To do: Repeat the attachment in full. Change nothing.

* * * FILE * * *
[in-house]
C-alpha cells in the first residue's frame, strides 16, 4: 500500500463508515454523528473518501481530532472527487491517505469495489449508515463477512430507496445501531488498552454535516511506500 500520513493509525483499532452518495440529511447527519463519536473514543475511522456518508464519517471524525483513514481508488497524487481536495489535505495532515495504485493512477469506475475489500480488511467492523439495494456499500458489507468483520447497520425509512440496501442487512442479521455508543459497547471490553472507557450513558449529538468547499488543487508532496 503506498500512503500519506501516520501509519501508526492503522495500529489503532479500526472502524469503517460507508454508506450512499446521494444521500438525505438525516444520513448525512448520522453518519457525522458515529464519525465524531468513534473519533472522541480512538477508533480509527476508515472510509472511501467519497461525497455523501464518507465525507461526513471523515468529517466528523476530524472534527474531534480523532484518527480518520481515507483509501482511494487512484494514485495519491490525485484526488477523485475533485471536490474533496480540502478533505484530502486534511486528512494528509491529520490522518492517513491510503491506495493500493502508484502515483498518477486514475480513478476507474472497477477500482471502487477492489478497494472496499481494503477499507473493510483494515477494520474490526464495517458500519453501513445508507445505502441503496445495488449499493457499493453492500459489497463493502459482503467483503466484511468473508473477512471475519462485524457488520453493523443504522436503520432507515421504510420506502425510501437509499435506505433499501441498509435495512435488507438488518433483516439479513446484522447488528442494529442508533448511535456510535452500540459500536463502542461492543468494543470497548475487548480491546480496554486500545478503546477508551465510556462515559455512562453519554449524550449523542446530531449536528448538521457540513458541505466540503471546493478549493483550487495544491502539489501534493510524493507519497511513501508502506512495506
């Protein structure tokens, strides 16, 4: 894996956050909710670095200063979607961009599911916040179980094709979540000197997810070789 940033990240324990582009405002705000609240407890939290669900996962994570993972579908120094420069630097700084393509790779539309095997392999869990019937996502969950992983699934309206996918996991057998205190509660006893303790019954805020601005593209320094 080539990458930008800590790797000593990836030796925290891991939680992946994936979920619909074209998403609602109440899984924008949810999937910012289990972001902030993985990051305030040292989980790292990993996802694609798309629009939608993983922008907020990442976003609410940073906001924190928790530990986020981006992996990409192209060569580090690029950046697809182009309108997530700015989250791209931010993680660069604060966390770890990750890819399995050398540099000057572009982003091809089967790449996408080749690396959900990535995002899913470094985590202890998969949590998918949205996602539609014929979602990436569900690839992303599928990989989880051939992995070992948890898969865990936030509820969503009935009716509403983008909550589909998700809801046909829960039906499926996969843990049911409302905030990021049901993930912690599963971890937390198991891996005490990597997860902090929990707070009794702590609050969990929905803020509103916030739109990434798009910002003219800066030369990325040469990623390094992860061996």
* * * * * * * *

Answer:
[in-house]
C-alpha cells in the first residue's frame, strides 16, 4: 500500500463508515454523528473518501481530532472527487491517505469495489449508515463477512430507496445501531488498552454535516511506500 500520513493509525483499532452518495440529511447527519463519536473514543475511522456518508464519517471524525483513514481508488497524487481536495489535505495532515495504485493512477469506475475489500480488511467492523439495494456499500458489507468483520447497520425509512440496501442487512442479521455508543459497547471490553472507557450513558449529538468547499488543487508532496 503506498500512503500519506501516520501509519501508526492503522495500529489503532479500526472502524469503517460507508454508506450512499446521494444521500438525505438525516444520513448525512448520522453518519457525522458515529464519525465524531468513534473519533472522541480512538477508533480509527476508515472510509472511501467519497461525497455523501464518507465525507461526513471523515468529517466528523476530524472534527474531534480523532484518527480518520481515507483509501482511494487512484494514485495519491490525485484526488477523485475533485471536490474533496480540502478533505484530502486534511486528512494528509491529520490522518492517513491510503491506495493500493502508484502515483498518477486514475480513478476507474472497477477500482471502487477492489478497494472496499481494503477499507473493510483494515477494520474490526464495517458500519453501513445508507445505502441503496445495488449499493457499493453492500459489497463493502459482503467483503466484511468473508473477512471475519462485524457488520453493523443504522436503520432507515421504510420506502425510501437509499435506505433499501441498509435495512435488507438488518433483516439479513446484522447488528442494529442508533448511535456510535452500540459500536463502542461492543468494543470497548475487548480491546480496554486500545478503546477508551465510556462515559455512562453519554449524550449523542446530531449536528448538521457540513458541505466540503471546493478549493483550487495544491502539489501534493510524493507519497511513501508502506512495506
């Protein structure tokens, strides 16, 4: 894996956050909710670095200063979607961009599911916040179980094709979540000197997810070789 940033990240324990582009405002705000609240407890939290669900996962994570993972579908120094420069630097700084393509790779539309095997392999869990019937996502969950992983699934309206996918996991057998205190509660006893303790019954805020601005593209320094 080539990458930008800590790797000593990836030796925290891991939680992946994936979920619909074209998403609602109440899984924008949810999937910012289990972001902030993985990051305030040292989980790292990993996802694609798309629009939608993983922008907020990442976003609410940073906001924190928790530990986020981006992996990409192209060569580090690029950046697809182009309108997530700015989250791209931010993680660069604060966390770890990750890819399995050398540099000057572009982003091809089967790449996408080749690396959900990535995002899913470094985590202890998969949590998918949205996602539609014929979602990436569900690839992303599928990989989880051939992995070992948890898969865990936030509820969503009935009716509403983008909550589909998700809801046909829960039906499926996969843990049911409302905030990021049901993930912690599963971890937390198991891996005490990597997860902090929990707070009794702590609050969990929905803020509103916030739109990434798009910002003219800066030369990325040469990623390094992860061996």